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Ghost Canyon

'Jurassic Adventures - 4 Movie Collection'
(Various / 2-Disc DVD / NR / 2015 / Mill Creek Entertainment)

Overview: Enter worlds that are millions of years in the making here with 4 pre-Historic feature films on two discs! Plus a bonus documentary!

DVD Verdict: The first film is 'The Lost World' (1992), starring John Rhys-Davies, David Warner and Eric McCormack. Based on Sir Arthur Conan Doyle's novels; a scientific team, pursuing rumors of fantastic beasts deep in the African jungle, journeys to an uncharted plateau where they suddenly find themselves in an unimaginable realm of gigantic dinosaurs! After a perilous trek rich with danger and deception, they now have to struggle to survive...The Lost World!

Well acted and truer to the book than most versions, this film keeps you interested as long as you are not concerned about the dinos. John Rys Davies and Warner are very good as usual. The rest of the cast are virtual unknowns even today, so you are not seeing seminal performances by current well known actors.

As far as the dinos, think Dr. Who back in the Jon Pertwee era. Some scenes aren't bad but generally we're talking rubber dinos that look like rubber dinos. As in Who, the story outweighs the special effects. The current Dr. Who TV series has great special effects, of course. Still, as I said, some scenes are better than others.

Next up is 'Return To The Lost World' (1992) starring, once again, John Rhys-Davies, David Warner, and Eric McCormack. Several years later...The Lost World is in danger of extinction. Answering a distress call from Africa, two rival scientists set out for The Lost World and find it threatened with destruction by sinister oil prospectors. The group now has to outwit man and nature to save themselves and the vulnerable inhabitants of ...The Lost World!

This was filmed back-to-back with the 1992 re-make of Conan Doyle's famous novel 'The Lost World'. And it shows. The film starts promisingly enough, with a ruthless organization intending to exploit the lost world and Challenger et al returning to defend the prehistoric plateau, but then things go downhill. Everybody is stranded on the plateau and we're left with a feeble, boring, over-length rehash of the first film. The dinosaurs (who are hardly ever seen) are just laughable. Are we expected to take that cuddly toy that's supposed to be an Ankylosaur seriously? And the Tyrannosaur seems rooted to the spot. Do yourself a favor and get hold of the 1925 silent version of the 'Lost World'!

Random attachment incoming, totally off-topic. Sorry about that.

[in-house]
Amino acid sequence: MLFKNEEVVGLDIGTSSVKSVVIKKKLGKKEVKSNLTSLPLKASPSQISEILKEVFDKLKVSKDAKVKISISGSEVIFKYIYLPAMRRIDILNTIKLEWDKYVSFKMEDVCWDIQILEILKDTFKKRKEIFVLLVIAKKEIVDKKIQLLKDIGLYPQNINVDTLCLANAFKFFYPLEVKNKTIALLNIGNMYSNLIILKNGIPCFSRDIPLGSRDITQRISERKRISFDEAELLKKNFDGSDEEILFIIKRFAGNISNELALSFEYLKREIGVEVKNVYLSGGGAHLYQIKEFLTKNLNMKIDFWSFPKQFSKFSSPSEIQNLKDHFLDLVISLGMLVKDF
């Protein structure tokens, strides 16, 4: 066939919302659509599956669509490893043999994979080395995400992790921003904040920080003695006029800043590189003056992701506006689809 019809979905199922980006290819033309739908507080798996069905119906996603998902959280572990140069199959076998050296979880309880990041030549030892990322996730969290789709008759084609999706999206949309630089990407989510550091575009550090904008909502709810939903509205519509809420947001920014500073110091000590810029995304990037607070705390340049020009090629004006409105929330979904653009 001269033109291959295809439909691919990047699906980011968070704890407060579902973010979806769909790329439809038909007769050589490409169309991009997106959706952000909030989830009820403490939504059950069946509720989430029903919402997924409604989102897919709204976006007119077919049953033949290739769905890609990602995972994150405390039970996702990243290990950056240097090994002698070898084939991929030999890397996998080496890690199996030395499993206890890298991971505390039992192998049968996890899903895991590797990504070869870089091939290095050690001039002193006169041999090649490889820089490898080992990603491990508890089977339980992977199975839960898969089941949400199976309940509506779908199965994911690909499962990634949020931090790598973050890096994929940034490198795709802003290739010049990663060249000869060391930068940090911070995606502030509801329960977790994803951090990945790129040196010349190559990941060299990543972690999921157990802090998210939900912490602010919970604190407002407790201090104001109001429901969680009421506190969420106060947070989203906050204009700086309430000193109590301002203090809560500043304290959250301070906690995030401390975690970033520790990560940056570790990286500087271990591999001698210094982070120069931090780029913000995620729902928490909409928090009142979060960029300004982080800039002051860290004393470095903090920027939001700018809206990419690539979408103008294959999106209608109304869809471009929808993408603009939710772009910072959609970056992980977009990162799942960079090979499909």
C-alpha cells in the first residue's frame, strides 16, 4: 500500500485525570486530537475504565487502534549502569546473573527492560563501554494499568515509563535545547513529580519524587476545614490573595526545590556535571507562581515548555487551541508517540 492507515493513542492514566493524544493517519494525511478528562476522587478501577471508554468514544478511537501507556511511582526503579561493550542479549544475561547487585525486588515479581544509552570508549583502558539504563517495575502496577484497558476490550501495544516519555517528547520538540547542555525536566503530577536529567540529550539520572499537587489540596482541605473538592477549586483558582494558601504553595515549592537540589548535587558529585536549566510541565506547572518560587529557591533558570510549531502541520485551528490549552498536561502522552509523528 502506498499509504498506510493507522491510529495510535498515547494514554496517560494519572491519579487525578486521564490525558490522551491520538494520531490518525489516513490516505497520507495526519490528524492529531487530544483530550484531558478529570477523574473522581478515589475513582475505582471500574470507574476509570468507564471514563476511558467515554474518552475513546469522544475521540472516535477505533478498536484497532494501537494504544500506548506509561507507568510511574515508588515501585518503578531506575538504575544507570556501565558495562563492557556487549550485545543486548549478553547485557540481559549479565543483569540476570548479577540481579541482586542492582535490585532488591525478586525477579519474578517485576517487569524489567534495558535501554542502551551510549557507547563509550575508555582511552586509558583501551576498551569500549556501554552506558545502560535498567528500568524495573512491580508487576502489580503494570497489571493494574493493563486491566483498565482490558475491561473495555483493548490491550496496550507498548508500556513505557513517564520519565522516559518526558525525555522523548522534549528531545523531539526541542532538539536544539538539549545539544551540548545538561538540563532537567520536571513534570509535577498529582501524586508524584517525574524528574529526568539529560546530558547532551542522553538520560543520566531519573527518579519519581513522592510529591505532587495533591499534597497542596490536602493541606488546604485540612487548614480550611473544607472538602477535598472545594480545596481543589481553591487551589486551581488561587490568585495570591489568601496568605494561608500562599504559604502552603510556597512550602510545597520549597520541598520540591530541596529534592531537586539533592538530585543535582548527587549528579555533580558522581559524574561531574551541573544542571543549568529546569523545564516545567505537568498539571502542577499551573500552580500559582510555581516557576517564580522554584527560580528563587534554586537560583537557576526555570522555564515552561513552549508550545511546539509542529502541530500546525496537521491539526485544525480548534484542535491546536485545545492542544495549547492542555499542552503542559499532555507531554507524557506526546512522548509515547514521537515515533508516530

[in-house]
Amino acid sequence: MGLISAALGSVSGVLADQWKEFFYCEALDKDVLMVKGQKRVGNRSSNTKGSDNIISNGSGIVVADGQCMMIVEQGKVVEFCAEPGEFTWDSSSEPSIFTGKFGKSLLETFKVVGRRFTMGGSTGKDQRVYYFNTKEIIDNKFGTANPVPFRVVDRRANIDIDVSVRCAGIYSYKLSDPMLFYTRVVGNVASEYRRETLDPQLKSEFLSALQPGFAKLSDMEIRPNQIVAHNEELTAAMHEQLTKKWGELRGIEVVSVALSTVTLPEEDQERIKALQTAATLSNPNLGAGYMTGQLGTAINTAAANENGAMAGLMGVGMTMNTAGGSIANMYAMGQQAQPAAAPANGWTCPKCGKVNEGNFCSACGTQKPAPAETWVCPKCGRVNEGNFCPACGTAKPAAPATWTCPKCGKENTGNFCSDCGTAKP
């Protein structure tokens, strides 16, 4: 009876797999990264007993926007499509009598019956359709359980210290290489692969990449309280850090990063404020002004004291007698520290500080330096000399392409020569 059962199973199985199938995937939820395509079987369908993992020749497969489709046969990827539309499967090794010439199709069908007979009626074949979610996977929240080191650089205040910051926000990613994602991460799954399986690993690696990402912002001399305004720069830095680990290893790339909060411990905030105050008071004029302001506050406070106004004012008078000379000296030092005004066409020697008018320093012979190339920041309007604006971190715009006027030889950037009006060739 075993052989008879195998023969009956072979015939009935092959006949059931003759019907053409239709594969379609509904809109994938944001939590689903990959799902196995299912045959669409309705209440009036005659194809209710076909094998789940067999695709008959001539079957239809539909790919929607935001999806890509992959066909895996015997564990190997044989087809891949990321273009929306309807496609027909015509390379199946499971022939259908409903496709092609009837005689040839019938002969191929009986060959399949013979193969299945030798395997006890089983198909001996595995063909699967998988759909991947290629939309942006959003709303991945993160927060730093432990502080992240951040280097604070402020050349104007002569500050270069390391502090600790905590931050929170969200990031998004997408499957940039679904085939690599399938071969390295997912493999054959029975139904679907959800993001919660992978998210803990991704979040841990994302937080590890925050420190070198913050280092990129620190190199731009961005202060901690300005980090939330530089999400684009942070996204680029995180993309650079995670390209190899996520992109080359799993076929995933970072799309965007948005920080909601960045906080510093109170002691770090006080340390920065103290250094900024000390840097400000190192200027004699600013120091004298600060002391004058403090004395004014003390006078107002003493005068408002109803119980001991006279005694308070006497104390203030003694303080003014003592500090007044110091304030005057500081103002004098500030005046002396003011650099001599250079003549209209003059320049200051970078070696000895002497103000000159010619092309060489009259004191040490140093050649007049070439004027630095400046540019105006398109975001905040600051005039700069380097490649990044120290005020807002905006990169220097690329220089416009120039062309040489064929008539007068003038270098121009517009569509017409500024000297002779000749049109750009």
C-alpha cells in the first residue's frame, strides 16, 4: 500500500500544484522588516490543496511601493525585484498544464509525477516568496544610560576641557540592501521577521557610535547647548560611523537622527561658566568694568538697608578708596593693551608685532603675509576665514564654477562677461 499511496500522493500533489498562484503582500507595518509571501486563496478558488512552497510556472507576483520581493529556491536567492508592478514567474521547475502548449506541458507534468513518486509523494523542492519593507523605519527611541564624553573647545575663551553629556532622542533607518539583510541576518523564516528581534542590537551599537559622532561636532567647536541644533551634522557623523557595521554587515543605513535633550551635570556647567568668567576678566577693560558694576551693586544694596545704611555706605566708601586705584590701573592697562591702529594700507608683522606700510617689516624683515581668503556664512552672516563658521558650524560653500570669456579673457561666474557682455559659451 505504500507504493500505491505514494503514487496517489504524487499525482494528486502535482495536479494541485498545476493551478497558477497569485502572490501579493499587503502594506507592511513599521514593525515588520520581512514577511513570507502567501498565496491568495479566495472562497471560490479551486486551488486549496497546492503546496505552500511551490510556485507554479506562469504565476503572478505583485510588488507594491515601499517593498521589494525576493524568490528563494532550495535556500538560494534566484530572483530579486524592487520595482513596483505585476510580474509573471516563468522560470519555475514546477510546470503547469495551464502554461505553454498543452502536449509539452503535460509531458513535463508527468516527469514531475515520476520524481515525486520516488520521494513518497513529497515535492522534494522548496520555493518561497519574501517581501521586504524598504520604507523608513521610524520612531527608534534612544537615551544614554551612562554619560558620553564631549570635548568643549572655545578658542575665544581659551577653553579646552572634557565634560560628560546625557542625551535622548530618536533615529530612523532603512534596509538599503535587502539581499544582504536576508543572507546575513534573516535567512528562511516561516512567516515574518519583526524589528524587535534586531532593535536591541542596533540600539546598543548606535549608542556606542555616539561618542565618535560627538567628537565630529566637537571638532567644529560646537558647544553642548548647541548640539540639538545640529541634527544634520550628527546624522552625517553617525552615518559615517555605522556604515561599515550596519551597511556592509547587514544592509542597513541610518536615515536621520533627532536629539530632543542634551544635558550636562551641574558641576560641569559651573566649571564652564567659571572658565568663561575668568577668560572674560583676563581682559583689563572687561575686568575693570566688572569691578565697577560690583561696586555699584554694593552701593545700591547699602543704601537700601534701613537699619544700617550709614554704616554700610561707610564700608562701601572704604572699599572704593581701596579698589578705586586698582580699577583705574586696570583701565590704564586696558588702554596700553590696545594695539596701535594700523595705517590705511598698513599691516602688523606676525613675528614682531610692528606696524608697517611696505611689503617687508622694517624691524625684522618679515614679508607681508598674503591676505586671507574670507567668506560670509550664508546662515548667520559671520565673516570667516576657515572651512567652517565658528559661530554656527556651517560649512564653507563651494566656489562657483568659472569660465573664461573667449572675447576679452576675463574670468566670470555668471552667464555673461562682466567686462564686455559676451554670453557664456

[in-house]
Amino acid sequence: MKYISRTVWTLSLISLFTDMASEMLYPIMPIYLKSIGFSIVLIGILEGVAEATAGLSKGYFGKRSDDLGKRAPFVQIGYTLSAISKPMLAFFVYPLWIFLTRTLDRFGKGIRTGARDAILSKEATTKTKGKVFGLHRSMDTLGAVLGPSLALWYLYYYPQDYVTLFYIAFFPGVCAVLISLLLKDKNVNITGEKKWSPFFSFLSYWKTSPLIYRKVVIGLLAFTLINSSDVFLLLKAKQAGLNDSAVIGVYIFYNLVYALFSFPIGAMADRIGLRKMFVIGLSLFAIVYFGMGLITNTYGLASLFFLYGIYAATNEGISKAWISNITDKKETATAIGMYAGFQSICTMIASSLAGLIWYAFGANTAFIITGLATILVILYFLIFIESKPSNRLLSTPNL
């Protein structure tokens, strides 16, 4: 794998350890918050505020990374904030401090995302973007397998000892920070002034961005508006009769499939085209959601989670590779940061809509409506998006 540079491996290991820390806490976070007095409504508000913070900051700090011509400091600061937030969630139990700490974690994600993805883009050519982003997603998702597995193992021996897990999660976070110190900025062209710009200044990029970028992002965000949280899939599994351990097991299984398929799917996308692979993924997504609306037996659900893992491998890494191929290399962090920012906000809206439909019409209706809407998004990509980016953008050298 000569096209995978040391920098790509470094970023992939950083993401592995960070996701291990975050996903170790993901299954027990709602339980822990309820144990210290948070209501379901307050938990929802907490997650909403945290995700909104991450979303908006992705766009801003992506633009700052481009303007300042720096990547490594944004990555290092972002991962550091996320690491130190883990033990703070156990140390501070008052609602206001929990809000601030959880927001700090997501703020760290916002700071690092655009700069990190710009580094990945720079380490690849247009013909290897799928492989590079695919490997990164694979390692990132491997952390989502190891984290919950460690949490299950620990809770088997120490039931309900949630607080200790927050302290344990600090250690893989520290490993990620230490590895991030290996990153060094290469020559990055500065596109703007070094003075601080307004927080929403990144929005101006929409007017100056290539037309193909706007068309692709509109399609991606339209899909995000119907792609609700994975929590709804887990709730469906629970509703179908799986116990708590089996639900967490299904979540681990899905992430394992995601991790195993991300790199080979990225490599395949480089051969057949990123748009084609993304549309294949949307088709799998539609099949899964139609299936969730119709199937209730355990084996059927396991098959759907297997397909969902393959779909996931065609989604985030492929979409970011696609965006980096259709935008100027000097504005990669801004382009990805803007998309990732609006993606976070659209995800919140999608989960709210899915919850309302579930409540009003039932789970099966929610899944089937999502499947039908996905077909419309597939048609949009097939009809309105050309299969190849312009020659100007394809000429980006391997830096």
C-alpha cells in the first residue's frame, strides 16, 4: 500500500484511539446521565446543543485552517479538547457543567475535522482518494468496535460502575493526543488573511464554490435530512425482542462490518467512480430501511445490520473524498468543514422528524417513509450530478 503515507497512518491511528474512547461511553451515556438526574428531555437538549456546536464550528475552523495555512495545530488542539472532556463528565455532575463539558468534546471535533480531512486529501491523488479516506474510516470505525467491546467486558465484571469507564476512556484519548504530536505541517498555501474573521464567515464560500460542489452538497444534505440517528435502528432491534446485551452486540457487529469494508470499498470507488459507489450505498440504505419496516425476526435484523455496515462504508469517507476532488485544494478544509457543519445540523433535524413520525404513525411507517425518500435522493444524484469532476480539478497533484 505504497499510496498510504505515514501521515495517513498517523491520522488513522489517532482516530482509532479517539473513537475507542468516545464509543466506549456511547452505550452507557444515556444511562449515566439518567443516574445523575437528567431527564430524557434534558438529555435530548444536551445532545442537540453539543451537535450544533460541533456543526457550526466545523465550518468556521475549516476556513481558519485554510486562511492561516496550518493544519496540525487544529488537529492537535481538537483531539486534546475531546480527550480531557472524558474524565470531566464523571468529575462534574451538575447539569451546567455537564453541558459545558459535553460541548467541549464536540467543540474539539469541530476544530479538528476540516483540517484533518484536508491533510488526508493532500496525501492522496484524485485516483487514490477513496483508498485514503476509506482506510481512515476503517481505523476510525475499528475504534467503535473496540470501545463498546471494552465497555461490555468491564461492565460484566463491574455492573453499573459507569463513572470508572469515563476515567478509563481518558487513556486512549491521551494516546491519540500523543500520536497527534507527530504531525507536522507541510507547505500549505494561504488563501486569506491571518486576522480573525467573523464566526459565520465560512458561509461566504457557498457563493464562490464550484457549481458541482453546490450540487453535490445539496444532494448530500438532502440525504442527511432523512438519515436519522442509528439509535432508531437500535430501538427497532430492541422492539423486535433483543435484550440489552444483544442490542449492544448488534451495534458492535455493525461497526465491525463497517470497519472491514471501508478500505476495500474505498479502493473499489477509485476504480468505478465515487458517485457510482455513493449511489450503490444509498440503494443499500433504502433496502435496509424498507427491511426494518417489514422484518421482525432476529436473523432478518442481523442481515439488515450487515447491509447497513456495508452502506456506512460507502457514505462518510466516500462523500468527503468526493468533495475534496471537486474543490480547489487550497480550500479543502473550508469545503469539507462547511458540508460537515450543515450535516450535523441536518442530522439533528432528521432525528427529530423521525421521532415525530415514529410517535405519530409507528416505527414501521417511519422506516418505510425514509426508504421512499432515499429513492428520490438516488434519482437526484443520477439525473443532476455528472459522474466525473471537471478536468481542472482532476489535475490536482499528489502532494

Next, on disc two, is 'Adventures in Dinotopia' (2002) starring David Thewlis, Katie Carr, Jim Carter, and Wentworth Miller. Based on the best-selling books of author and illustrator James Gurney, Dinotopia tells the epic story of a lost continent where dinosaurs and humans live together in an almost utopian world. Roar through thrilling live action and breathtaking ingenuity as Karl (Tyron Leitso) and David (Wentworth Miller) embark on a daring mission to save the ancient Eden they now call home!

The last movie is 'Journey to the Center of the Earth' (2008) starring Rick Schroder, Victoria Pratt, Peter Fonda, and Mike Dopud. Take a step into the unknown with an intrepid team of explorers as they venture where no one has dared go before. Miles below the Earth s surface is an endless chasm of living, breathing dangers that are out of this world. Join the search in this dynamic new movie adaptation of Jules Verne's thrilling adventure of science, suspense, and unparalleled exploration.

The best part of the movie, believe it or not, was not while the characters were in the center of the Earth. Rather, it was while they were on the surface and even then, it wasn't that entertaining. I strongly felt the cinematography was too bright and gave the movie a feeling of schlock and no authenticity. The screenplay was rather poor, unorganized, and many scenes had little or no point. Such as this part where a bear allegedly attacks the characters and scares away the horses. We see the characters shooting, hear a bear growling, and that's all.

The special effects weren't that great either. For dinosaurs, we see giant birds (not Pterodactyls) and a Plesiosaurus. Both were achieved with rather shoddy computer graphics. The creatures took up very little of the film and created no sense of marvel or majesty about themselves, which is what one wants to see in a movie like this. A lost world should be treated with majesty and magnificence. This is a Widescreen Presentation (1:85.1) enhanced for 16x9 TVs and comes with the Special Feature of:

BONUS DOCUMENTARY: Dinosaur Eggs & Babies(2014) Not Rated / 58 min.

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